I love exploring diverse terrains and when it comes to food, I’m fussy – but not at the cost of my curiosity. The experience I had at the Addis in Cape restaurant was one unlike any other. It was as though I had been teleported to Ethiopia, where I was consequently seated at a traditional Ethiopian restaurant, among both tourists and locals alike.
This beautiful eatery is located in the bustling CBD; one can best describe it as a glorious addition to the cosmopolitan melting pot of Cape Town city. Except, here’s the thing: This is authenticity in cuisine by the very definition of it.
Once you’ve climbed the staircase to enter the seating area of the establishment, you immediately know that you have come to the right place. You cannot ignore the bursting, vibrant colours in the form of umbrellas hanging from the ceilings – it’s as though they have been strategically chosen to greet patrons as soon as they arrive. The traditionally-crafted furniture pieces are masterfully placed against a backdrop of old walls which stand heavy with paintings that bemoan the sufferances of slaves from the past. Make no mistake – Addis in Cape is not your typical pretentious, touristy attraction and it humbly beckons to Ethiopia’s rich culture in a way that leaves you thirsting for more. It is characterful of a country that has endured many injustices but still endeavours to celebrate its wonderful heritage and delicious cuisine, nevertheless. Now, that in itself is an admirable quest.
Addis in Cape captures the Ethiopian custom of eating in a respectful and intimate manner. I have grown to discover that Ethiopians truly practice a ritual at meal times; the food that they eat is scarce and thus there is a deep reverence involved in savouring the dishes that have been prepared.
The waitress was knowledgable of all the types of dishes on the menu, which was essential to me understanding the food that I was acquainting myself with. Prior to the meals arriving, a conventional Ethiopian pitcher filled with warm water was brought to my little round table or mesob, as the table is called. Naturally, I assumed the water was to be drank, but then the waitress surprised me by lifting the pitcher up and holding it over a portable basin, in order for me to wash my hands in!
As I mentioned earlier, my encounter at Addis in Cape was truly unique, and the same could be said of the food that I had tasted! The waitress indicated that the lunch combo was especially reasonable; an opinion which I definitely second! At R110.00, I received a choice of any two items on the menu + a generous portion of the delicious gluten-free Ethiopian bread, injera. The injera is produced from the main ingredient of rice flour, sorghum, buckwheat or – most commonly – Teff, which is a grain native to Ethiopia. The dough of the injera undergoes a fermentation process, which is similar to that of a sourdough fermentation. It resembles something of a giant pancake and is placed down on a large, circular plate that fits exactly onto the mesob’s top surface. The food is then spooned onto the injera so that one can scoop up their food using a piece of this lovely Ethiopian bread.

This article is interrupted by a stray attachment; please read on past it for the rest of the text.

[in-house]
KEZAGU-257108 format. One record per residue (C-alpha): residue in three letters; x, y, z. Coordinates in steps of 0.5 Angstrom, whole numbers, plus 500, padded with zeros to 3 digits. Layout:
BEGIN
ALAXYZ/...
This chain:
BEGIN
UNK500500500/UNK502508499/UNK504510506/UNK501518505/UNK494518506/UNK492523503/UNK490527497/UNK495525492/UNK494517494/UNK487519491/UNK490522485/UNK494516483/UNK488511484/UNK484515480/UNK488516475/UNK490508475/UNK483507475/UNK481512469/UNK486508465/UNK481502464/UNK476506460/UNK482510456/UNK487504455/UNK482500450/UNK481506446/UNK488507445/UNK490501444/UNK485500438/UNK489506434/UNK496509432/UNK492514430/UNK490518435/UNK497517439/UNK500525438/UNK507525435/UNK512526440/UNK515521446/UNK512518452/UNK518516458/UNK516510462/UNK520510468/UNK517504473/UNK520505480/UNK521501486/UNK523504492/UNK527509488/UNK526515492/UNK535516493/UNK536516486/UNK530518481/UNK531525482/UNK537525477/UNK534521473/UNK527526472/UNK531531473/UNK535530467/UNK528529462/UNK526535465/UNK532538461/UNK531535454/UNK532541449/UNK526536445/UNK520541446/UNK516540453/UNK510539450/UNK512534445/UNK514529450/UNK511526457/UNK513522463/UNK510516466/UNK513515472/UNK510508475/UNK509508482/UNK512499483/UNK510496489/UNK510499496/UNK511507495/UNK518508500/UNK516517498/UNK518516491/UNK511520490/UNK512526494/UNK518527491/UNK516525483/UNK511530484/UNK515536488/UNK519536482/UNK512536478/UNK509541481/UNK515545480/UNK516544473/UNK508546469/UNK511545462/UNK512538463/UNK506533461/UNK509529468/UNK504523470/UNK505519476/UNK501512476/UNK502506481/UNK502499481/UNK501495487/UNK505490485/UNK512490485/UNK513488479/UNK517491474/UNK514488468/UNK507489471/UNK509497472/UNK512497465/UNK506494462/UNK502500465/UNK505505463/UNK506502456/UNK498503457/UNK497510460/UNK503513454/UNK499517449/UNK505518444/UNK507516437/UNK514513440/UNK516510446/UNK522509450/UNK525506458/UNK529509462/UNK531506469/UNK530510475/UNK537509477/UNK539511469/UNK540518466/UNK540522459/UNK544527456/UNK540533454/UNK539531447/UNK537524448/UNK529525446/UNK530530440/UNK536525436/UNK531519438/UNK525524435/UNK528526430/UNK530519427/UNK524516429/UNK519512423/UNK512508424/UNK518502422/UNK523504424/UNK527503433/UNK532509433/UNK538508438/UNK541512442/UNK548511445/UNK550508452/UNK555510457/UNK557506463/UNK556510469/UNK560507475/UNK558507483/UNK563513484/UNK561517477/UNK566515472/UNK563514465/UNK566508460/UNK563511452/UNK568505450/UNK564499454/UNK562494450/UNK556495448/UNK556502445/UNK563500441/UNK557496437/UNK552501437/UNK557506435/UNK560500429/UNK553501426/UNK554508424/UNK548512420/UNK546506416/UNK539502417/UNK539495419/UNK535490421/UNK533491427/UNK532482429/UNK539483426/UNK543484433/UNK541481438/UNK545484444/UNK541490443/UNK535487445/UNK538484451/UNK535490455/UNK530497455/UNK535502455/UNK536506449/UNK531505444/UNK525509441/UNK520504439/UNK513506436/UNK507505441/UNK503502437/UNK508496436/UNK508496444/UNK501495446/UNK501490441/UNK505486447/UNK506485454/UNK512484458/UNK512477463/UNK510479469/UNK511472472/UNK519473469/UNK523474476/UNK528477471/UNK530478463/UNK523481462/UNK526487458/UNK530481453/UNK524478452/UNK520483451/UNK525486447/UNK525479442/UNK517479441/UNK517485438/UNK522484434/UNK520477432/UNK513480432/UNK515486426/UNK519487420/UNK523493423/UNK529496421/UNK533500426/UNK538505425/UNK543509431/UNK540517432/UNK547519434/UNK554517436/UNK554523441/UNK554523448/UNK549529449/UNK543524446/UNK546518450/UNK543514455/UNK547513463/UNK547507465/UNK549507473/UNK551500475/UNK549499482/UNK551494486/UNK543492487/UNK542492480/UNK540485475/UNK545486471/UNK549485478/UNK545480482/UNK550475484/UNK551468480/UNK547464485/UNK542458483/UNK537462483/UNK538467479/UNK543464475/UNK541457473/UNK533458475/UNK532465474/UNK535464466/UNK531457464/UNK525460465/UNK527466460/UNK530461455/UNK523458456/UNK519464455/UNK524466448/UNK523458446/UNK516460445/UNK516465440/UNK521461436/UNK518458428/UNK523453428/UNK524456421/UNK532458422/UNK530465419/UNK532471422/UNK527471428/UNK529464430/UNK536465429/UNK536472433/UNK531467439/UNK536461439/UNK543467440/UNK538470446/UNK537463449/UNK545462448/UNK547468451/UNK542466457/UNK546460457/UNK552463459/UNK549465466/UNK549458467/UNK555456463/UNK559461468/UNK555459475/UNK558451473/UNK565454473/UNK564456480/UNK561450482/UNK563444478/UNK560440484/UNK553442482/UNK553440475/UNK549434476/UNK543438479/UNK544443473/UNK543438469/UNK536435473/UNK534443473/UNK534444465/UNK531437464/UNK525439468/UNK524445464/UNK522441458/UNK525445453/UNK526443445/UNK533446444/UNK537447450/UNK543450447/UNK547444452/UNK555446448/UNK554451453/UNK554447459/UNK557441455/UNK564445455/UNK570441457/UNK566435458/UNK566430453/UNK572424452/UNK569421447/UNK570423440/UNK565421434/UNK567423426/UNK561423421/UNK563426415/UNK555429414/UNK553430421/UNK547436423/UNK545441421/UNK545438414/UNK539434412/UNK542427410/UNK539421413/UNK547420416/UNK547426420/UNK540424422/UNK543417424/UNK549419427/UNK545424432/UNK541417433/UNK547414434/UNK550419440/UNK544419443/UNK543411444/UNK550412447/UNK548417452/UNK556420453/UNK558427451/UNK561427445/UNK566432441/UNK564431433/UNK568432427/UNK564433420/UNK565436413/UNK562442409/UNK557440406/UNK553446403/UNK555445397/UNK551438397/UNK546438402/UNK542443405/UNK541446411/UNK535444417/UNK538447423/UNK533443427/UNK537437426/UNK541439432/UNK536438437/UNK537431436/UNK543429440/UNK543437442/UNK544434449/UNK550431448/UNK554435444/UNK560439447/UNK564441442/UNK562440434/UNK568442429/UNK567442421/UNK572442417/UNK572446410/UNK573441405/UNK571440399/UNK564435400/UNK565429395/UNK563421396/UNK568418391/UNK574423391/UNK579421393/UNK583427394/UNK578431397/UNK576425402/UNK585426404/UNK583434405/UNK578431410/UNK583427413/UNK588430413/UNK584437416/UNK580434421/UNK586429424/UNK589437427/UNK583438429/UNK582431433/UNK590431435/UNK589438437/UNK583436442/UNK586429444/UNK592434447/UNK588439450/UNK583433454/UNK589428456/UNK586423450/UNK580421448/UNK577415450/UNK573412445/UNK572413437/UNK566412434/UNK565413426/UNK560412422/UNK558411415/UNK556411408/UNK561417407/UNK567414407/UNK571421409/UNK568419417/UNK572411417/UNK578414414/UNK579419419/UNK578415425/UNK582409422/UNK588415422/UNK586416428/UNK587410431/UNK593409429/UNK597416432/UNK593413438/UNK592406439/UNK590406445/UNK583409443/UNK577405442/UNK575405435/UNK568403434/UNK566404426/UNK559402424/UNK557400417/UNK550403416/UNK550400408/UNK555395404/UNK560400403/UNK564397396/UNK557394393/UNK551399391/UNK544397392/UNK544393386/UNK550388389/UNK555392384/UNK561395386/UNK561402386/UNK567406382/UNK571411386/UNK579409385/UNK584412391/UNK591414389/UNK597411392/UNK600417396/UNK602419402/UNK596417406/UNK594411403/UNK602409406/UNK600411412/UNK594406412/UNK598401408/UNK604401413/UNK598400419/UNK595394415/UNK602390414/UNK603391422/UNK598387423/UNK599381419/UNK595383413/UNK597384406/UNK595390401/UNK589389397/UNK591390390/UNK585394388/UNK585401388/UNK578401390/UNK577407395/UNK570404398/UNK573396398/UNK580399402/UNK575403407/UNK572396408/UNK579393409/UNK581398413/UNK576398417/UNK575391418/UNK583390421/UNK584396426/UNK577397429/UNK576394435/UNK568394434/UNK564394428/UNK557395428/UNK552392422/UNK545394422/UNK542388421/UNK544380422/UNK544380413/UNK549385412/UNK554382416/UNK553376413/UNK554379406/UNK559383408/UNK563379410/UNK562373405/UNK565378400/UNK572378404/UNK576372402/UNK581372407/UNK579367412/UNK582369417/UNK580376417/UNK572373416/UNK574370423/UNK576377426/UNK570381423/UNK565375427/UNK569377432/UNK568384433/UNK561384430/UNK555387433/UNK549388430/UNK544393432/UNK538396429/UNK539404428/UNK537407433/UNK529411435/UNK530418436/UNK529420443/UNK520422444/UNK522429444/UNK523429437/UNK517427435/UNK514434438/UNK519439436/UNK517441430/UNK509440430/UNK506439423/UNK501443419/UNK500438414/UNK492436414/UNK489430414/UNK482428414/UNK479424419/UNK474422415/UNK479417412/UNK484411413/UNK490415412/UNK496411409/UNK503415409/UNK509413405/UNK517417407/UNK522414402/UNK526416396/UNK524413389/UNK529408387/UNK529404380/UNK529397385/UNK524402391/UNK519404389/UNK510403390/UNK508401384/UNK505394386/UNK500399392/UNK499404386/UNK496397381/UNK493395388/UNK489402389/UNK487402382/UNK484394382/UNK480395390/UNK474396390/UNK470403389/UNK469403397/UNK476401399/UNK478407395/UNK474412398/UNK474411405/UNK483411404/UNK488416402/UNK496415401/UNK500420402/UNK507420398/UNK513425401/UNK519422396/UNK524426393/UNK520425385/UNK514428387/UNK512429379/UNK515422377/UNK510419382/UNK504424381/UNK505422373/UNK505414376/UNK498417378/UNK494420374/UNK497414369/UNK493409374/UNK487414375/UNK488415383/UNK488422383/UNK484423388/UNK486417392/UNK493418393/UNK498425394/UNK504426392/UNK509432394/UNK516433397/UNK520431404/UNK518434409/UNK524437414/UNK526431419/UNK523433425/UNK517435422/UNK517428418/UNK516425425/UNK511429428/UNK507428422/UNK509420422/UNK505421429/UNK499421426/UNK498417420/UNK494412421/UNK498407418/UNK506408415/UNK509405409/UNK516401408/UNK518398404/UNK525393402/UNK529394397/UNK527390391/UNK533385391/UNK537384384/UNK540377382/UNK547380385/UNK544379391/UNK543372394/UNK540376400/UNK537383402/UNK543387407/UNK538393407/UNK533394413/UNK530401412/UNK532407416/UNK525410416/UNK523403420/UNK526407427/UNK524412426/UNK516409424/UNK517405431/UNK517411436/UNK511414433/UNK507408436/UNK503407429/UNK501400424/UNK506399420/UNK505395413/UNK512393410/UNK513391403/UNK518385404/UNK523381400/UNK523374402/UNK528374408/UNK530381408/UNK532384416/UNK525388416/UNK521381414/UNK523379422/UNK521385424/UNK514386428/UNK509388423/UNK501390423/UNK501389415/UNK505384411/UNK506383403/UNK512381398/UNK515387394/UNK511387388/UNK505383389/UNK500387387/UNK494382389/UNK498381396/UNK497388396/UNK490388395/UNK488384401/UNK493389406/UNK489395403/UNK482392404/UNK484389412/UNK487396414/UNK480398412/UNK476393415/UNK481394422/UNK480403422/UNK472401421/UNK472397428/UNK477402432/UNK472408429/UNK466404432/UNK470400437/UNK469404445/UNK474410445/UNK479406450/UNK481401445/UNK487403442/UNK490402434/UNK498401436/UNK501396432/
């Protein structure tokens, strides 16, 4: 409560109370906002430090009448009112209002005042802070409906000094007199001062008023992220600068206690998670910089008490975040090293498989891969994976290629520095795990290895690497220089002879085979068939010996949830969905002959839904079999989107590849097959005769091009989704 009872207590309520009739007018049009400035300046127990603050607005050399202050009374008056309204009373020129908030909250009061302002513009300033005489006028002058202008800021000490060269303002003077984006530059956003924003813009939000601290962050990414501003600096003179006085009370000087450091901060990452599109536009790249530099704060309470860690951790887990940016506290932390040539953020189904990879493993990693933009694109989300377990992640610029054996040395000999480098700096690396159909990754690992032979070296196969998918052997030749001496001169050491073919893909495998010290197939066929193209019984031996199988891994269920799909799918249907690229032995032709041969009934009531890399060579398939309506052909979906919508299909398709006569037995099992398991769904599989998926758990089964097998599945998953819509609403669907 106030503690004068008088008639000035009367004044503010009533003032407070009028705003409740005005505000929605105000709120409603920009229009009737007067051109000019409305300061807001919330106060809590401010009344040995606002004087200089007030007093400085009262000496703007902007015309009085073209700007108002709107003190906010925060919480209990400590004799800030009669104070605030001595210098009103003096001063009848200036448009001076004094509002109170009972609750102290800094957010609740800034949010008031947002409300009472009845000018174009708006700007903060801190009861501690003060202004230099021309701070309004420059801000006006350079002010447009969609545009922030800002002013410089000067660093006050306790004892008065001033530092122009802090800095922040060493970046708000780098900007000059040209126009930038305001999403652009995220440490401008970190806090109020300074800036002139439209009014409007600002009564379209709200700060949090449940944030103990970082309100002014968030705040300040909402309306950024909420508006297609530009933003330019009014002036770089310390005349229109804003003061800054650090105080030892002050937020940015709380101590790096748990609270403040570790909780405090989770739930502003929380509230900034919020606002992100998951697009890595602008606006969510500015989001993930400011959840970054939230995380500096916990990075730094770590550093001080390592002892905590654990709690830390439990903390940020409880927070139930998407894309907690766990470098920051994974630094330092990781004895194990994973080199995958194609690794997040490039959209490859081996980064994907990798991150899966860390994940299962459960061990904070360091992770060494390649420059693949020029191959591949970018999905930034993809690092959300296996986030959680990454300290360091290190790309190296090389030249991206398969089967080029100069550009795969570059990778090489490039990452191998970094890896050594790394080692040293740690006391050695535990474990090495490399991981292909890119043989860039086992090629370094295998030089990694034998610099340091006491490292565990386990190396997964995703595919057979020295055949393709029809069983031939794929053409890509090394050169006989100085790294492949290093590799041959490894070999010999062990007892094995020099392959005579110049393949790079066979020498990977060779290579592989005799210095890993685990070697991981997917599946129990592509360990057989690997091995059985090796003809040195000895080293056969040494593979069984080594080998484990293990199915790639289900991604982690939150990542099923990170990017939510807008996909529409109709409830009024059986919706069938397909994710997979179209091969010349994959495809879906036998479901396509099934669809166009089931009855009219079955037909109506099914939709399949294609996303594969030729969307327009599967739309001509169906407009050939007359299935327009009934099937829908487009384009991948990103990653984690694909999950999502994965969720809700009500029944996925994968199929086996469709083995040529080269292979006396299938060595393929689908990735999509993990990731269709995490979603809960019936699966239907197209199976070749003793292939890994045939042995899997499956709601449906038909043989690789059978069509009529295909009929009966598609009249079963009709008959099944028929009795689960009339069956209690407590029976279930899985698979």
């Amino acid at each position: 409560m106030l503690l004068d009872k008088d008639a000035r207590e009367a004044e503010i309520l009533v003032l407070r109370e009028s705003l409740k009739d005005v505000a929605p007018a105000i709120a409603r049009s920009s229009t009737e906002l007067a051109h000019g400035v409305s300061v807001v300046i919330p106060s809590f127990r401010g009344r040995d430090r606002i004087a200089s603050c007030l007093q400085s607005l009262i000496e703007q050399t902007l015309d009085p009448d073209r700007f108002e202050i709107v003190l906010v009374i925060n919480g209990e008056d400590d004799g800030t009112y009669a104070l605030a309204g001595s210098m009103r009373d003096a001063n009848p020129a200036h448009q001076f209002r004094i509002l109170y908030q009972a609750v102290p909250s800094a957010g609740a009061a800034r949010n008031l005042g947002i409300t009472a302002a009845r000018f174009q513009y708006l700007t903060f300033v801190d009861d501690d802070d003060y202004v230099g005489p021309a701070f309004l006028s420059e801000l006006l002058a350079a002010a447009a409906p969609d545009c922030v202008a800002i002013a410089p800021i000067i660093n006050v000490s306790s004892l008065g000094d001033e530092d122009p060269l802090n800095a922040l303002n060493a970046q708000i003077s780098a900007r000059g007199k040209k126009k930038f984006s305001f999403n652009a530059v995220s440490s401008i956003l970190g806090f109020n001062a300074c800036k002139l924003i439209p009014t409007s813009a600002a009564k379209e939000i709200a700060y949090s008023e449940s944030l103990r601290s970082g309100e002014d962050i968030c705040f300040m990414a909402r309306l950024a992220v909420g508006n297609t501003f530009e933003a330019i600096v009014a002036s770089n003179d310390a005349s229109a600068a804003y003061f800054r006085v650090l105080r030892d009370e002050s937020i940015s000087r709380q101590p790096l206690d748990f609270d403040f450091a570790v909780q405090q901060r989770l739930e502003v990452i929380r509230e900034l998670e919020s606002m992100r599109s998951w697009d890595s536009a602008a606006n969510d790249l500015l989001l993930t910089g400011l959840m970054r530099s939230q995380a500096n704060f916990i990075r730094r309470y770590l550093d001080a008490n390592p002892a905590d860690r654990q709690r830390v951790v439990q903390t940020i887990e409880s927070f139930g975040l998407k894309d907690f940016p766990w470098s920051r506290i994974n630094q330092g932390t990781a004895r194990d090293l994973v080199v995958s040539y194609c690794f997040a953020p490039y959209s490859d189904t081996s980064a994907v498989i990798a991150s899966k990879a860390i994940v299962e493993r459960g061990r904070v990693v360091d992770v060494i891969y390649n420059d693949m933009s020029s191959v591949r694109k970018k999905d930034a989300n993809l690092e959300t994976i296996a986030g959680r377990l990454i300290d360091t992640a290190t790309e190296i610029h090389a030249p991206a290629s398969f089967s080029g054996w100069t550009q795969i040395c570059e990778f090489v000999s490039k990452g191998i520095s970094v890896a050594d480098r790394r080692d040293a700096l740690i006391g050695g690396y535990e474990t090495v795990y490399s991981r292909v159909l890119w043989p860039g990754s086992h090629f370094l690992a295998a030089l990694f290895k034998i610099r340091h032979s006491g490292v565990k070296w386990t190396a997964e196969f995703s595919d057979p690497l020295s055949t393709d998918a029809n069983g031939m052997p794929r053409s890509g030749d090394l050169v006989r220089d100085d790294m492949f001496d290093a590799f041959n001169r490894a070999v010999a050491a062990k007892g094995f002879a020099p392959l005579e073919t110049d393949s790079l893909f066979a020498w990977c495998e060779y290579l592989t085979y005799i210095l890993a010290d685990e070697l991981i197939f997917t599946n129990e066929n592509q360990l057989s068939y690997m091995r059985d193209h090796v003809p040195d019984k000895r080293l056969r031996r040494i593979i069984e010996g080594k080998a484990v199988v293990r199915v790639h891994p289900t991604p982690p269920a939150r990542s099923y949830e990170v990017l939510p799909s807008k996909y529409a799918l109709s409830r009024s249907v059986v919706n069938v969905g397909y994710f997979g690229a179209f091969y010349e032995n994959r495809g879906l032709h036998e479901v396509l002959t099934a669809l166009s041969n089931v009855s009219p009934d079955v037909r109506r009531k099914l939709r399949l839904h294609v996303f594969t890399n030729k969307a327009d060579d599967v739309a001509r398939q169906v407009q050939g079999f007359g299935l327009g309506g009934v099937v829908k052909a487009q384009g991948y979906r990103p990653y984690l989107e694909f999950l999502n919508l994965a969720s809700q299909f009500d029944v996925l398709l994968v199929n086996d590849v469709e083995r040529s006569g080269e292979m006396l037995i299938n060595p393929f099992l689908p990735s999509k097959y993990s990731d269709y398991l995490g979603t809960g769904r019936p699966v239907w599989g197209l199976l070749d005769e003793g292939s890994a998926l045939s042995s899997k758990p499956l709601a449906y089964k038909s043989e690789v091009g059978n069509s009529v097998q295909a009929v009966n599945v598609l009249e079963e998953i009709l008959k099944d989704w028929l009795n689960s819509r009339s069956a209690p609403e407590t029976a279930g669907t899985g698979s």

The two meals that I ordered was the doro tibs (chicken pieces) and the mushroom wot (mushroom stew in a spicy berbere paste). The chicken was fragrant with the sautéed onion and its aromatic spices, like cardamom. I loved the extreme spiciness of the berbere that the mushrooms had been prepared with. Apparently, Ethiopian food is thoroughly spicy due to the adoption of exotic spices through the early trade routes, and for the fact that refrigeration is a rarity in the country (so the spices serve as a form of preservative to the food). The injera was just very unique, with a spongy texture and a subtle tanginess that could only be the result of its fermentation. I quite enjoyed my meal, and the spices reminded me a lot of Indian home cooking.
Ethiopian cuisine does not have a lot of desserts under its belt, so Addis in Cape‘s dessert menu consists of a selection of popular local choices. I opted for the baklava & ice cream, which is usually my absolute favourite. However, this was a little disappointing because it was made with peanuts and the syrup did not have any balancing elements in it. I usually order some sort of hot drink with my dessert, and the drink that I chose was hot chocolate. This luxuriously creamy hot chocolate definitely more than made up for my disappointment with regard to the baklava. In fact, I almost ordered a second one!
And so, what a wonderful ‘journey’ to Eastern Africa it was, indeed. I have learnt a great deal of things through simply lunching at the Addis in Cape restaurant, and for that I am eternally grateful. My only hope is that you will share in the experience, too!
Addis in Cape Details: –
41 Church Street
Corner of Church & Long Street
Telephone: +27 21 424 5722